Transition metals: half-filled and fully-filled subshells have extra stability. d 5 s 1 d 10 s 1

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1 Unusual electron configurations Transition metals: half-filled and fully-filled subshells have extra stability. d 5 s 1 d 10 s 1 Examples: Cr and Cu Transition metal ions: s and d energy levels change order => all remaining s and d electrons move into the d subshell. Example: Ti 2+

2 Periodic Trends 1. Size (radius), Figs. 7.20, 7.21 (p. 255, p. 257) a. Depends on n and screening: Larger n means larger orbital size. => expect 2 nd row elements to be larger than 1 st row elements, etc. Smaller n orbitals (inner electrons) screen higher n orbitals (outer electrons) from the nucleus. Screening: e - - e - repulsions between the inner electrons and the outer electrons partially cancel the pull of the nucleus on the higher n electrons. => reduces the attraction force of the nucleus from its actual charge (Z) to an effective charge (Z eff ) => allows higher n orbitals to expand away from the nucleus => expect 2 nd row elements to be larger than 1 st row elements, etc. 2

3 b. Depends on effective nuclear charge (Z eff ): More protons (Z) means greater nuclear charge. => greater attractive force on electrons => electrons are pulled in closer => atoms get smaller => expect atoms to get smaller going to the right on the periodic table. Example: Which atom is larger, Li or K? Which atom is larger, Na or P? General trends: Going down the periodic table Going right across the periodic table These are general trends that hold mainly for s- and p-block elements. 3

4 c. Depends on ionic charge: Number of electrons vs. number of protons for cations (+) and anions ( ). Which is larger? F or F - Na or Na + Rank in order from largest to smallest: Na + F - Ne 4

5 2. Ionization Energy Chemistry 101 Fall 2010 Ionization energy (IE): the energy required to remove an electron from an atom or ion, ΔE = IE, generally depends on size (Fig. 7.22, p. 259). Measured for atoms in the gaseous state, kj/mol Li(g) Li + (g) + e - IE = 520 Na(g) Na + (g) + e- IE = 496 K(g) K + (g) + e- IE = 419 As(g) As + (g) + e- IE = 947 General trends: Going down the periodic table Going right across the periodic table 5

6 3. Electron Affinity Chemistry 101 Fall 2010 Electron affinity (EA): the energy required to add an electron to an atom or ion. O(g) + e - O - (g) F(g) + e - F - (g) EA = -141 kj/mol EA = -328 kj/mol (negative energy means the process releases energy, other textbooks use a positive sign instead) Not much of a general trend. 6

7 Bonding Bonding orbital = atomic orbital overlap = shared electron density = chemical bond. The most simple bonding orbital (bond) is to share the electrons between the nuclei. Examples: H 2 HF F 2 Only use valence atomic orbitals to form bonding orbitals (only use valence electrons to form bonds). Covalent bond: a bond formed by shared electrons, the bonding in molecular compounds. (as opposed to ionic bonds in ionic compounds, and metallic bonds in metals). 7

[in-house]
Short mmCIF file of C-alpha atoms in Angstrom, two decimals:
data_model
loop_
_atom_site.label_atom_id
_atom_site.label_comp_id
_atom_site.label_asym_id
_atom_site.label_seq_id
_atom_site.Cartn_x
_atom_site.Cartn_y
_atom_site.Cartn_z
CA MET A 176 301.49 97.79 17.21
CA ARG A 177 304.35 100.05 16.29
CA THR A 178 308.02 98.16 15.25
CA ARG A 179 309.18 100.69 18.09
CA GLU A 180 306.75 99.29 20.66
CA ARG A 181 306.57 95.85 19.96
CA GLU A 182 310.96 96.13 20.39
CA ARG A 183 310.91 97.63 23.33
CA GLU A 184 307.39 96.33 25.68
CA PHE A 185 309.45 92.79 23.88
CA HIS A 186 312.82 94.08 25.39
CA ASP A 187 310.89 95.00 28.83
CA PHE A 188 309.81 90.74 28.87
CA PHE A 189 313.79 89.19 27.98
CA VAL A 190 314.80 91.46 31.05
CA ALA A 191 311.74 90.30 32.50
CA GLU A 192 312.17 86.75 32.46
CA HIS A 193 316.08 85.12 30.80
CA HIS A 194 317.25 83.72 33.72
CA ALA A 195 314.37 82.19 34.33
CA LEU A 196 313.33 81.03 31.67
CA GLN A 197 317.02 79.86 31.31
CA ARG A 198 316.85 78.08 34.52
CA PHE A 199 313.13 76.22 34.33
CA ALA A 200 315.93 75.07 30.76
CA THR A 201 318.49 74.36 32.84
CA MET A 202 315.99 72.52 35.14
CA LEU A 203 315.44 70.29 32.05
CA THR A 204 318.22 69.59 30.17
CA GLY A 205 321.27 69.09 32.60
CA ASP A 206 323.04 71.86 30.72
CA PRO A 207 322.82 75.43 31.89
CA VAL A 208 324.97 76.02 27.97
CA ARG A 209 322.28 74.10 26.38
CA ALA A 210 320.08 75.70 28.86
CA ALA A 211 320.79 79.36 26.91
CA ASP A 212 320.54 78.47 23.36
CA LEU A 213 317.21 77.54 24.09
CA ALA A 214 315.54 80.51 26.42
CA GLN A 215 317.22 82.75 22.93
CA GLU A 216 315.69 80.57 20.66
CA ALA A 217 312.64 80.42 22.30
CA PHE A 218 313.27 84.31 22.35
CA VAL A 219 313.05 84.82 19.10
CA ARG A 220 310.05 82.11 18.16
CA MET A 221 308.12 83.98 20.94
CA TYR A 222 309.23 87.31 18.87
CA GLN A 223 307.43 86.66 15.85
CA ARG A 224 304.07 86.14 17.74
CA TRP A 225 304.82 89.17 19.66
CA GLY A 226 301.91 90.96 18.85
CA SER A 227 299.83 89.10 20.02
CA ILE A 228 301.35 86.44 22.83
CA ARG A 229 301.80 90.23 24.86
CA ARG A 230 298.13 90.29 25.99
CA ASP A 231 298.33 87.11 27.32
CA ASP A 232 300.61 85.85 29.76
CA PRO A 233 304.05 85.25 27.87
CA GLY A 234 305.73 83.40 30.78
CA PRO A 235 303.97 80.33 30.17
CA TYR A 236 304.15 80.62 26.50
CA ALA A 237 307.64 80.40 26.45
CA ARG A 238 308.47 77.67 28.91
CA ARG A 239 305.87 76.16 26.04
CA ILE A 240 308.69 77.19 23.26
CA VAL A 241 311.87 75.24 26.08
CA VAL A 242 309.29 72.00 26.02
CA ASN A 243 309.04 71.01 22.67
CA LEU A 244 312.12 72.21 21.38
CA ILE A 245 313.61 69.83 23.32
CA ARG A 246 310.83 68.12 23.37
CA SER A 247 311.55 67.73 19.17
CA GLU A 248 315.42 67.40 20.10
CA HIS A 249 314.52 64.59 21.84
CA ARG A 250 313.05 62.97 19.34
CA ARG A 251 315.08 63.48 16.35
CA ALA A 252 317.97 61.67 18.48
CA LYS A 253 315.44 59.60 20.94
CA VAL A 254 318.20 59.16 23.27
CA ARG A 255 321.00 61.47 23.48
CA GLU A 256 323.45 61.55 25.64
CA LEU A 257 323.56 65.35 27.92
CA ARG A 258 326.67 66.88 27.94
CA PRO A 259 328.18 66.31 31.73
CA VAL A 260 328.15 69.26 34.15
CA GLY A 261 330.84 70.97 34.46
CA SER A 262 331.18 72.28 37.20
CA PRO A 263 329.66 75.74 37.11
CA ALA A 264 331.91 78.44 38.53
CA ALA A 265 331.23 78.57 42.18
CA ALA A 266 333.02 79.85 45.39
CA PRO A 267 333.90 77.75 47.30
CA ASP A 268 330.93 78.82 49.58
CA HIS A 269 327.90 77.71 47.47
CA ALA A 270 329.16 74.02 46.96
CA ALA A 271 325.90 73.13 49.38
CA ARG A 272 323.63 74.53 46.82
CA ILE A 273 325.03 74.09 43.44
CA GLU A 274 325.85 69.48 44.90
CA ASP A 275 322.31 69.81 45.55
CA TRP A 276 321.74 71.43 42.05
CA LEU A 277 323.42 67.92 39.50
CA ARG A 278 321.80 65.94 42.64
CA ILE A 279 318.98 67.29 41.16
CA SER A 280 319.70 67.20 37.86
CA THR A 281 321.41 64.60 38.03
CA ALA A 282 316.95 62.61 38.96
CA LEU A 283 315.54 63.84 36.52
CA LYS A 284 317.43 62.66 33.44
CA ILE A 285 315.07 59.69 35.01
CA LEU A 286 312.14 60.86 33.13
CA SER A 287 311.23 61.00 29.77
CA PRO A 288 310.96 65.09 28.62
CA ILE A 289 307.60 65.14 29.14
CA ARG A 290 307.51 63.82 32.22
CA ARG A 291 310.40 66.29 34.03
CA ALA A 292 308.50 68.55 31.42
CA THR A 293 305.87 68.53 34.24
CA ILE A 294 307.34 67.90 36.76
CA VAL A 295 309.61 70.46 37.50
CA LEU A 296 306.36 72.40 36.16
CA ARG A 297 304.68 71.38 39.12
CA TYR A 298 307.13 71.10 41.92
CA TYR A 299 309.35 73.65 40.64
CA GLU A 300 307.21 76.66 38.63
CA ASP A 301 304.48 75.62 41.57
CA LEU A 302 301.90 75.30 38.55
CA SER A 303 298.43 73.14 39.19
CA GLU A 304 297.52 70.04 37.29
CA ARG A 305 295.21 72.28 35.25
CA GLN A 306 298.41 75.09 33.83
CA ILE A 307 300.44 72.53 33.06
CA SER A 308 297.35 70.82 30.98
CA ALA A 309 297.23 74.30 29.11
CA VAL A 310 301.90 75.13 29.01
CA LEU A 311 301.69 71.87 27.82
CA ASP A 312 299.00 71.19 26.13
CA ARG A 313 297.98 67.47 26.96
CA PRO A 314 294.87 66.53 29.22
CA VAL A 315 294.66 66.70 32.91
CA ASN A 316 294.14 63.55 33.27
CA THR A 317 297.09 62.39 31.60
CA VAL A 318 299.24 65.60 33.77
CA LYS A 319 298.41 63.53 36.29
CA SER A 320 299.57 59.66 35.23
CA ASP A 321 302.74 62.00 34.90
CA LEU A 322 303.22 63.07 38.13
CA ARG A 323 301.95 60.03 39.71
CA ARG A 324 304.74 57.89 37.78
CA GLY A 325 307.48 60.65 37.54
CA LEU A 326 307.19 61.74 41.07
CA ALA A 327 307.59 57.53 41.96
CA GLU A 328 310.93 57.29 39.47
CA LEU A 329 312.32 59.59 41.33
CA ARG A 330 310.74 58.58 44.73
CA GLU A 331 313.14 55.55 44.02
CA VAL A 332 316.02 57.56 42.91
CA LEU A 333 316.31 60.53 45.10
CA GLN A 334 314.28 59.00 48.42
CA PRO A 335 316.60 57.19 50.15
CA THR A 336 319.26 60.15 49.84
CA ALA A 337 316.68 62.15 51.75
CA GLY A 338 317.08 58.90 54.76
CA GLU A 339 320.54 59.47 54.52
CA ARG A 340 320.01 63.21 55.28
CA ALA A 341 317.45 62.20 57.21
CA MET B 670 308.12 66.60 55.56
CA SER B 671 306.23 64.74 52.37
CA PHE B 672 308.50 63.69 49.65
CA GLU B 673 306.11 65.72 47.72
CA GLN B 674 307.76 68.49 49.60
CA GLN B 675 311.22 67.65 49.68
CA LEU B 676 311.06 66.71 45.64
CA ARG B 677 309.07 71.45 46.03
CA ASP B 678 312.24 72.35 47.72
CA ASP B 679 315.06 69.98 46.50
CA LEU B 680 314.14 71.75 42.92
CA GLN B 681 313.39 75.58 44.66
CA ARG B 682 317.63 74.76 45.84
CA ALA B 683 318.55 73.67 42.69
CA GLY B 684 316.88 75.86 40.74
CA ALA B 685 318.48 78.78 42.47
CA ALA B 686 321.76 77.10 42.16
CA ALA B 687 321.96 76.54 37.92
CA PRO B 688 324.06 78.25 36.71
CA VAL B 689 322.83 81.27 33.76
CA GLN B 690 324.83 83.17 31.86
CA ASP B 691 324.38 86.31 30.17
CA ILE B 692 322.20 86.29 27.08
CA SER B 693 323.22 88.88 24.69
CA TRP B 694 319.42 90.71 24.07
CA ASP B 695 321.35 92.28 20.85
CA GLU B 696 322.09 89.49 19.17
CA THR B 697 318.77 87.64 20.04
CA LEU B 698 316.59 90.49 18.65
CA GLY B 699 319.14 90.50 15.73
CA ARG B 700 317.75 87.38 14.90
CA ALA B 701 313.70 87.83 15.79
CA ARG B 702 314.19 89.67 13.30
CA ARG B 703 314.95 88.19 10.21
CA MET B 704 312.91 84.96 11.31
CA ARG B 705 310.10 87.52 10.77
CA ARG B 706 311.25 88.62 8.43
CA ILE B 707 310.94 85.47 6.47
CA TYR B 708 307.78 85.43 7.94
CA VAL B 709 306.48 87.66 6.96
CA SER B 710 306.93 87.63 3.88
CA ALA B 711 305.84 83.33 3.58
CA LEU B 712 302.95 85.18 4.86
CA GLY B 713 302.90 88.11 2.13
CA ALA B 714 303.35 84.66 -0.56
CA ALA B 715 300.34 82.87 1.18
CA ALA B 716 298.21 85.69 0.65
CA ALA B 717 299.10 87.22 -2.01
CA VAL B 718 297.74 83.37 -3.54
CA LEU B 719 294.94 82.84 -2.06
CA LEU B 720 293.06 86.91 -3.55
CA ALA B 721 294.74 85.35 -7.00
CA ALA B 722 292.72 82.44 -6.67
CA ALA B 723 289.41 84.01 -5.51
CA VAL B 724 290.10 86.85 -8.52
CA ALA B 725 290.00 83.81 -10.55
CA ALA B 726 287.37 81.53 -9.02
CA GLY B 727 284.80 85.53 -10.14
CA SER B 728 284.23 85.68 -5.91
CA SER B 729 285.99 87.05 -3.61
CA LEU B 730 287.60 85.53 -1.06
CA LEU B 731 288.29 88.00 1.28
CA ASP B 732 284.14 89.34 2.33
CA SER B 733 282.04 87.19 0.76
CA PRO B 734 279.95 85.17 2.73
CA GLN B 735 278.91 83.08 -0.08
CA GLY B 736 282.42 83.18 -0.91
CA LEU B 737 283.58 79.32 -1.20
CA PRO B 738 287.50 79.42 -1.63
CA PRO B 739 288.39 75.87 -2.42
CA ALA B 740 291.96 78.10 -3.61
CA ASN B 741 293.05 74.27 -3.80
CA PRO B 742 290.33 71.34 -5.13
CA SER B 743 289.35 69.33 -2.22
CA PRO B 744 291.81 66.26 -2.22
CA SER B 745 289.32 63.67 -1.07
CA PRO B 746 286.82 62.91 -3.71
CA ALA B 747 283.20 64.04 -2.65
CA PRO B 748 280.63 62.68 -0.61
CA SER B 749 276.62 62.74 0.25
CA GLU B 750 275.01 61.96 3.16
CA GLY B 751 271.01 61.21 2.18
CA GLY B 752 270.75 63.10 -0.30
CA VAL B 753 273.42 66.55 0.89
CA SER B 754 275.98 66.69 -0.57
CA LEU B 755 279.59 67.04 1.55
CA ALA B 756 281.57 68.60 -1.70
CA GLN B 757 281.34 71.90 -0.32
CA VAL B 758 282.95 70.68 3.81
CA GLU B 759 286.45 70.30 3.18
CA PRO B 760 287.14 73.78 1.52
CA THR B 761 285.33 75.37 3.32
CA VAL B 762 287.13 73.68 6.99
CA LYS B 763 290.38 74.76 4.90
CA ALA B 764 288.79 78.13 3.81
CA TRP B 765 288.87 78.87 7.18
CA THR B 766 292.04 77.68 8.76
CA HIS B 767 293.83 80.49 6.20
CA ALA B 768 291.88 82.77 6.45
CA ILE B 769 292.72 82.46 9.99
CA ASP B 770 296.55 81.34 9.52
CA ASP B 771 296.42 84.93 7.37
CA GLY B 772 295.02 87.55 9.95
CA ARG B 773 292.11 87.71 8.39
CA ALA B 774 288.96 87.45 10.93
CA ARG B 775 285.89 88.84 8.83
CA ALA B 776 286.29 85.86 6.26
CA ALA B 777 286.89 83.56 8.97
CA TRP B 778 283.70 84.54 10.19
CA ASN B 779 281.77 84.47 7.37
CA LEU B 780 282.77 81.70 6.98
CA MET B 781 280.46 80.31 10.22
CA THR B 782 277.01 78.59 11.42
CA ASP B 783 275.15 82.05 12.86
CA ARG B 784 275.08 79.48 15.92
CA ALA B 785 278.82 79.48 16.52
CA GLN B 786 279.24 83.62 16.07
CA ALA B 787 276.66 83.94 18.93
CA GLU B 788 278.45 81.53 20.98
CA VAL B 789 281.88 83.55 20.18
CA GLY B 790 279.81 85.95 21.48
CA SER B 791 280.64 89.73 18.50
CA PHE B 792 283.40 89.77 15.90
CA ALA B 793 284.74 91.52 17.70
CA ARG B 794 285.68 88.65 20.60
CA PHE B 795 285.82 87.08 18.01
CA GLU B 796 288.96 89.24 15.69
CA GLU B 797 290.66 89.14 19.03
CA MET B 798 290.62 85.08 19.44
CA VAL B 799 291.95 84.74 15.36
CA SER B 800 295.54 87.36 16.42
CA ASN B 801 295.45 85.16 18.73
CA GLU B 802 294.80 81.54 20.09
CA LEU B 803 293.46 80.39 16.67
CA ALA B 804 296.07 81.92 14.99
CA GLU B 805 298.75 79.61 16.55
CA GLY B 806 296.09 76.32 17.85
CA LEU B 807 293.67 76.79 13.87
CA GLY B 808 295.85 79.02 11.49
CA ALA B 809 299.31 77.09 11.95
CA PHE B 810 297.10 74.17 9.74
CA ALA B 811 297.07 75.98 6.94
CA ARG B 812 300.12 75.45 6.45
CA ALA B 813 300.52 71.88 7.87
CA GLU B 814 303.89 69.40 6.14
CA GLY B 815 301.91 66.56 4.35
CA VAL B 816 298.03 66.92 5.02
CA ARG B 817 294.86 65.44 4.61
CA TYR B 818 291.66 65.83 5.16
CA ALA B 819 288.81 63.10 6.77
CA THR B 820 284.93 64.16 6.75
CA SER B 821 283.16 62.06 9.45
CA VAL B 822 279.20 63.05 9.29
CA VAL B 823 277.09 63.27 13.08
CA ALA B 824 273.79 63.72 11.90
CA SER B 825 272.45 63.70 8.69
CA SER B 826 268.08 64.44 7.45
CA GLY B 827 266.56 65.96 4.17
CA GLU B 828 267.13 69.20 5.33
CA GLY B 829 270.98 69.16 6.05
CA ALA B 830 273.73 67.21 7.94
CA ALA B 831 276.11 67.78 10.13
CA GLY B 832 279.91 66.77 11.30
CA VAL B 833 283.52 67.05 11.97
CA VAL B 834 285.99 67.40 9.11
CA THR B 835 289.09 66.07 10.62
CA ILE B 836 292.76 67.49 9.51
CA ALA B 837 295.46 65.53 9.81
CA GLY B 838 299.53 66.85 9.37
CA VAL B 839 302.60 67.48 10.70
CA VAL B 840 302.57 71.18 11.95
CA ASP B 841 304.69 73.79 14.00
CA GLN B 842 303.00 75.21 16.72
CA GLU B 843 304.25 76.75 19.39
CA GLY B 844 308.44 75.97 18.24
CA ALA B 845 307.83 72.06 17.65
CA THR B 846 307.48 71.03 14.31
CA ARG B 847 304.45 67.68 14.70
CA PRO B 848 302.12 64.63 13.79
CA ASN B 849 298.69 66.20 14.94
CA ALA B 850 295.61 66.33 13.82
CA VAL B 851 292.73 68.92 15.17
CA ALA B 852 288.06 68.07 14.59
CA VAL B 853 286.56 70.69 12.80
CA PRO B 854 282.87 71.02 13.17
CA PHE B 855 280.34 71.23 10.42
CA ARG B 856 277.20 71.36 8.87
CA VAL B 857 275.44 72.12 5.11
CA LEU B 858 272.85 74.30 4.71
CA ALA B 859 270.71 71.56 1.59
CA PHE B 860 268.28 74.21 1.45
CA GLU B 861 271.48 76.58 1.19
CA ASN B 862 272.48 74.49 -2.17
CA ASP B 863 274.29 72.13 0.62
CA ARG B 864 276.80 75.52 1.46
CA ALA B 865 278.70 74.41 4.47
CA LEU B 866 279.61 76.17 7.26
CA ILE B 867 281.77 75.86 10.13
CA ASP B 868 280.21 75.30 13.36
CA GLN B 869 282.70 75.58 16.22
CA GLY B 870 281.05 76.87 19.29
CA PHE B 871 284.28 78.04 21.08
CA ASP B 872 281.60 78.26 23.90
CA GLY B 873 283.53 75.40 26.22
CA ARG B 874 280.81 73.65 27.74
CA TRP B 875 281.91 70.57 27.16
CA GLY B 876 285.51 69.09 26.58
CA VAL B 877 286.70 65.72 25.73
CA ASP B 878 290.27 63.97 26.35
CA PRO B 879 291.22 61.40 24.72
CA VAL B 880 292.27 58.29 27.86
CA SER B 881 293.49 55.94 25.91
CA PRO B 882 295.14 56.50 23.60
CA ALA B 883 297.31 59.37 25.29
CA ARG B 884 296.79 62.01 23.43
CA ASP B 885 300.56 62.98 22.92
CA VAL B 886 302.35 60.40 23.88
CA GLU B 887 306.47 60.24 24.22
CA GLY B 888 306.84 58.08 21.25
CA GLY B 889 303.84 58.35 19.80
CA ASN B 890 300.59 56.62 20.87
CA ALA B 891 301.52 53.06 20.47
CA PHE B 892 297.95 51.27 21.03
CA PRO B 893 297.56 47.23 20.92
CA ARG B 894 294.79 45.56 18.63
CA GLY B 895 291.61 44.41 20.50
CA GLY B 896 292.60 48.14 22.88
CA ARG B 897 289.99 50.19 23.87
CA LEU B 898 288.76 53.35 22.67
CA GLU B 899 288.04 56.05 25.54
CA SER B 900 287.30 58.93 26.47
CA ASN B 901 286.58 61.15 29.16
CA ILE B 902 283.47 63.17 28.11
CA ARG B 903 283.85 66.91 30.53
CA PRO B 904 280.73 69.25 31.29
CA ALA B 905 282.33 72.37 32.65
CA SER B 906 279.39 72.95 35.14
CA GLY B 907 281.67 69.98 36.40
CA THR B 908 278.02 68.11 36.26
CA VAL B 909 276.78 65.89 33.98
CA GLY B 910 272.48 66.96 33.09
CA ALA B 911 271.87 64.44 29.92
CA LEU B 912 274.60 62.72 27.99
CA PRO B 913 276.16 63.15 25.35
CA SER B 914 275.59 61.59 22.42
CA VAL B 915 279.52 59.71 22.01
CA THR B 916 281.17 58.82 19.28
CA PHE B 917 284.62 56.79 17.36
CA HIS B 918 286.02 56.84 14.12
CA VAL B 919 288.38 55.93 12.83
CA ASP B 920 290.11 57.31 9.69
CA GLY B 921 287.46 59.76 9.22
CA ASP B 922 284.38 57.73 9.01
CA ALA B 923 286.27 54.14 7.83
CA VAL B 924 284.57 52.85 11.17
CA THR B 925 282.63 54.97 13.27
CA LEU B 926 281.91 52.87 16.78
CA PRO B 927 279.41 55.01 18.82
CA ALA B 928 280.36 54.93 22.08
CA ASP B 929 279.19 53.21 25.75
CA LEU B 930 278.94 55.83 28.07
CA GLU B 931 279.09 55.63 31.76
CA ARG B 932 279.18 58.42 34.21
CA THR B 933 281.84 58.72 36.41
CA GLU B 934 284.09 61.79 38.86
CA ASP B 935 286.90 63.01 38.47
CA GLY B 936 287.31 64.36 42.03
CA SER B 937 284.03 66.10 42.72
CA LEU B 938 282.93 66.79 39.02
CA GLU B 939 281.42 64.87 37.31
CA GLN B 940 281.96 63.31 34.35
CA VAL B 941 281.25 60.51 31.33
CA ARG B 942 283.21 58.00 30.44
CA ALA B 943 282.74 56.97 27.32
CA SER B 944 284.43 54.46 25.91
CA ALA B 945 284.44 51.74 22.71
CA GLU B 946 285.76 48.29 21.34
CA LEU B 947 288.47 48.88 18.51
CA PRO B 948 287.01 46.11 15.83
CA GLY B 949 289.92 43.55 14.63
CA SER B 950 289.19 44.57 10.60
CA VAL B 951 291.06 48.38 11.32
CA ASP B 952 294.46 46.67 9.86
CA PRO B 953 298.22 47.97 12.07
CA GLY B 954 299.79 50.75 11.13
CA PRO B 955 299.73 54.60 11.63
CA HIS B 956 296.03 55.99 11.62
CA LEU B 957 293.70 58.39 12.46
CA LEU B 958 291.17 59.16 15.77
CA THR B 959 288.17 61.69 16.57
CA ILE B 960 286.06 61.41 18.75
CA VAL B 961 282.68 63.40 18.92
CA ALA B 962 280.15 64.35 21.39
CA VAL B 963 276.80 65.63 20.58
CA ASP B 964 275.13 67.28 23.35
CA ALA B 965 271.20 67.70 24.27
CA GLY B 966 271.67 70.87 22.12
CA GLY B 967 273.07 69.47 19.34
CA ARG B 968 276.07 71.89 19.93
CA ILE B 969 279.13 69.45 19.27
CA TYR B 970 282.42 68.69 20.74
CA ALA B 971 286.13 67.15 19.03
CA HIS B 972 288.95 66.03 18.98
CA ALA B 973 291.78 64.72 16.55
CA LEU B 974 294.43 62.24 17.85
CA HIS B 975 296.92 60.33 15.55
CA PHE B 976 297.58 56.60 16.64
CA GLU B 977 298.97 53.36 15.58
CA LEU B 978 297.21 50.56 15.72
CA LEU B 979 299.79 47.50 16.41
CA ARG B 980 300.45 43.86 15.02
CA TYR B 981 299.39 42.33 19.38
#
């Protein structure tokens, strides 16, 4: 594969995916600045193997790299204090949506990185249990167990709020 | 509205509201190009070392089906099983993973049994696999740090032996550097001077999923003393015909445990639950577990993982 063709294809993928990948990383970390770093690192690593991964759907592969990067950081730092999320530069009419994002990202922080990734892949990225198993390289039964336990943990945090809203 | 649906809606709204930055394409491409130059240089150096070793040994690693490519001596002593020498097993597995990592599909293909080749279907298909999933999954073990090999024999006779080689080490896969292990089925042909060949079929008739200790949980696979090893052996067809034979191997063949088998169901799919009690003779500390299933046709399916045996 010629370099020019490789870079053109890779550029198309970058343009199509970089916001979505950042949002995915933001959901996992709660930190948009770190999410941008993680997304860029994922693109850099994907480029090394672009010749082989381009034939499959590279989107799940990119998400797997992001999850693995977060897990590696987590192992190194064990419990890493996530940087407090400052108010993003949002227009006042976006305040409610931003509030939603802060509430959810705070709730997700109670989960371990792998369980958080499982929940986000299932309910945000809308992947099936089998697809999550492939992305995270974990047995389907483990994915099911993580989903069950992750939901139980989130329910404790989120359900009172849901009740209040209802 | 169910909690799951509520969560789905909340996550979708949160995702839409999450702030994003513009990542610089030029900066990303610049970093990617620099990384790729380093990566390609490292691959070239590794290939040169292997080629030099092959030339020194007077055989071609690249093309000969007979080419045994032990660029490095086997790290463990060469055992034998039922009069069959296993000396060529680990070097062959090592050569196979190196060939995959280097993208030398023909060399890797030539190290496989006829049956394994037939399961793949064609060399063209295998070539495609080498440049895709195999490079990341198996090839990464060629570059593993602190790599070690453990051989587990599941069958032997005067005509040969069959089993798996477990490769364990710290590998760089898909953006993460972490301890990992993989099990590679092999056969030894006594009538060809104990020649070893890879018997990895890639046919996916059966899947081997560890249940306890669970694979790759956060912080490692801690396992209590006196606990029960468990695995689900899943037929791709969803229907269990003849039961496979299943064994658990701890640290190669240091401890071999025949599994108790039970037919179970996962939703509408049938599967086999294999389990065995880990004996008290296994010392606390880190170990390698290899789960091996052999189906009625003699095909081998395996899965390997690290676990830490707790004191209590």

8 Electronegativity: χ ( chi ), the ability of an element to attract bonding electrons to itself, the ability of an element to pull electrons in a bond toward itself. Unequal electronegativity means unequal sharing of the electrons. Examples: H 2 HF F 2 NaF 8

9 Figure 8.6. Values for electronegativity (p. 289) Metals have low values. (don t want electrons) Non-metals have high values. (want electrons) F is the most electronegative element (χ = 4.0). Electronegativity decreases going down the periodic table (away from F) and going to the left (away from F). Bond classification scheme Pure covalent: no difference in χ (Δχ = 0). Polar covalent: some difference (Δχ moderate). Ionic: large difference (Δχ large). Really a continuum (Fig. 8.5, p. 288) Practice: Which element is more electronegative, C or O? Which element is more electronegative, I or Cl? 9

10 Lewis structure A picture that shows the covalent bonds for a molecule. Does not show accurately the location of all the electrons in the molecule. Does not show accurately the shape or bonding angles of the molecule. Example: H 2 O Drawing and understanding Lewis structures are starting points for Chapter 9 (CHEM 102) and for organic chemistry. You need to practice drawing and understanding them until they are easy for you. (Sections , ) 10

11 General rules (see handout): 1. Count the valence electrons. 2. Arrange the atoms. Usually a central atom is surrounded by ligands (outer atoms or groups). The outer groups are the more electronegative atoms; the central atom is usually the least electronegative atom because it will be forced to share electrons with the outer groups. H is never a central atom. 3. Distribute bonding pairs between atoms (for each bond, 2 electrons are shared by the bonded atoms). Note that C prefers 4 bonds, N prefers 3 bonds, O prefers 2 bonds, and halides (F, Cl, etc.) and H prefer 1 bond. 4. Give as many of the leftover electrons as possible to the outer atoms, but remember the Octet Rule: For 2 nd row elements, only 4 pairs (8 electrons) can be touching each atom. Other elements are not required to follow the Octet Rule. For 1 st row elements, only 1 pair. Why do we give the leftover electrons to the outer atoms before giving them to the central atom? 11

12 5. Give all remaining electrons to the central atom. Note the possible exceptions to the Octet Rule. 6. Modify the structure using the Octet Rule and the formal charges to help. Use the Octet Rule to make multiple bonds by sliding electron pairs from outer atoms to central atom. Reduce formal charges to decide when to make multiple bonds. Note the exceptions to the Octet Rule. Examples: CH 4 H 2 O 12

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